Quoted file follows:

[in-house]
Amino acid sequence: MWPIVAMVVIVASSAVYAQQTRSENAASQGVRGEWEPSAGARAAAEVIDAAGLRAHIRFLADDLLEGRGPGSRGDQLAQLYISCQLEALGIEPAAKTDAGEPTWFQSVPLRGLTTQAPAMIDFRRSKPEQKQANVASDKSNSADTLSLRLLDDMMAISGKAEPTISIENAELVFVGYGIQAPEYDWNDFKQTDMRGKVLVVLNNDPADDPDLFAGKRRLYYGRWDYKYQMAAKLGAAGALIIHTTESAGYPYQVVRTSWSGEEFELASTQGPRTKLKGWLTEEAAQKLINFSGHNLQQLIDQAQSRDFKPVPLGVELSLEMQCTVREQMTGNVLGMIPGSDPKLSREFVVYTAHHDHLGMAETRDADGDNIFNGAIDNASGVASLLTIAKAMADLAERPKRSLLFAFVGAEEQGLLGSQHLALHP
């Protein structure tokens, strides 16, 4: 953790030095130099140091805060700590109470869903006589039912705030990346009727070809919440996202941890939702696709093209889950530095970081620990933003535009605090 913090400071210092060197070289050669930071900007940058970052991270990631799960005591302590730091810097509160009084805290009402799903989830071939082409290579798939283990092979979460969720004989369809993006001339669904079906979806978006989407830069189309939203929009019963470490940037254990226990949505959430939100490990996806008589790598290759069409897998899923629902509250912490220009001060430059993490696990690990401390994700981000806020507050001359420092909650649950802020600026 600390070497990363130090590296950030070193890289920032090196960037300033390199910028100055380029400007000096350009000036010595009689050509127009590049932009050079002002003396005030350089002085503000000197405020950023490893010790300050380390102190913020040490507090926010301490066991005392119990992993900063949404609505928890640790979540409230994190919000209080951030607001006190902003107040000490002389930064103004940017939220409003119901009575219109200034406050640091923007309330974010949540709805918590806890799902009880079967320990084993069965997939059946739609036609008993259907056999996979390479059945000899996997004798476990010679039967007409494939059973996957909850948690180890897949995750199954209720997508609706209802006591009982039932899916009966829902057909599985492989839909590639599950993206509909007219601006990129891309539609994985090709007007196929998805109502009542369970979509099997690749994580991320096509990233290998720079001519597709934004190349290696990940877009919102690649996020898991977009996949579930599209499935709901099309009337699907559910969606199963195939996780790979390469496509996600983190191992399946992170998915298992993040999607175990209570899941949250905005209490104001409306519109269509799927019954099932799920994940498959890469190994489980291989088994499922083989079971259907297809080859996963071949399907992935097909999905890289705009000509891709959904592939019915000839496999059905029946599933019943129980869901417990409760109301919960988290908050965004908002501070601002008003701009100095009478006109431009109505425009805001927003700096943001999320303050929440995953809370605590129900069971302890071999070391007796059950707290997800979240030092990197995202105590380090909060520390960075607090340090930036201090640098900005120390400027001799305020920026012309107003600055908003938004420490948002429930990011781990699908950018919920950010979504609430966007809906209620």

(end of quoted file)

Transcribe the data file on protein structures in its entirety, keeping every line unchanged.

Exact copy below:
[in-house]
Amino acid sequence: MWPIVAMVVIVASSAVYAQQTRSENAASQGVRGEWEPSAGARAAAEVIDAAGLRAHIRFLADDLLEGRGPGSRGDQLAQLYISCQLEALGIEPAAKTDAGEPTWFQSVPLRGLTTQAPAMIDFRRSKPEQKQANVASDKSNSADTLSLRLLDDMMAISGKAEPTISIENAELVFVGYGIQAPEYDWNDFKQTDMRGKVLVVLNNDPADDPDLFAGKRRLYYGRWDYKYQMAAKLGAAGALIIHTTESAGYPYQVVRTSWSGEEFELASTQGPRTKLKGWLTEEAAQKLINFSGHNLQQLIDQAQSRDFKPVPLGVELSLEMQCTVREQMTGNVLGMIPGSDPKLSREFVVYTAHHDHLGMAETRDADGDNIFNGAIDNASGVASLLTIAKAMADLAERPKRSLLFAFVGAEEQGLLGSQHLALHP
């Protein structure tokens, strides 16, 4: 953790030095130099140091805060700590109470869903006589039912705030990346009727070809919440996202941890939702696709093209889950530095970081620990933003535009605090 913090400071210092060197070289050669930071900007940058970052991270990631799960005591302590730091810097509160009084805290009402799903989830071939082409290579798939283990092979979460969720004989369809993006001339669904079906979806978006989407830069189309939203929009019963470490940037254990226990949505959430939100490990996806008589790598290759069409897998899923629902509250912490220009001060430059993490696990690990401390994700981000806020507050001359420092909650649950802020600026 600390070497990363130090590296950030070193890289920032090196960037300033390199910028100055380029400007000096350009000036010595009689050509127009590049932009050079002002003396005030350089002085503000000197405020950023490893010790300050380390102190913020040490507090926010301490066991005392119990992993900063949404609505928890640790979540409230994190919000209080951030607001006190902003107040000490002389930064103004940017939220409003119901009575219109200034406050640091923007309330974010949540709805918590806890799902009880079967320990084993069965997939059946739609036609008993259907056999996979390479059945000899996997004798476990010679039967007409494939059973996957909850948690180890897949995750199954209720997508609706209802006591009982039932899916009966829902057909599985492989839909590639599950993206509909007219601006990129891309539609994985090709007007196929998805109502009542369970979509099997690749994580991320096509990233290998720079001519597709934004190349290696990940877009919102690649996020898991977009996949579930599209499935709901099309009337699907559910969606199963195939996780790979390469496509996600983190191992399946992170998915298992993040999607175990209570899941949250905005209490104001409306519109269509799927019954099932799920994940498959890469190994489980291989088994499922083989079971259907297809080859996963071949399907992935097909999905890289705009000509891709959904592939019915000839496999059905029946599933019943129980869901417990409760109301919960988290908050965004908002501070601002008003701009100095009478006109431009109505425009805001927003700096943001999320303050929440995953809370605590129900069971302890071999070391007796059950707290997800979240030092990197995202105590380090909060520390960075607090340090930036201090640098900005120390400027001799305020920026012309107003600055908003938004420490948002429930990011781990699908950018919920950010979504609430966007809906209620």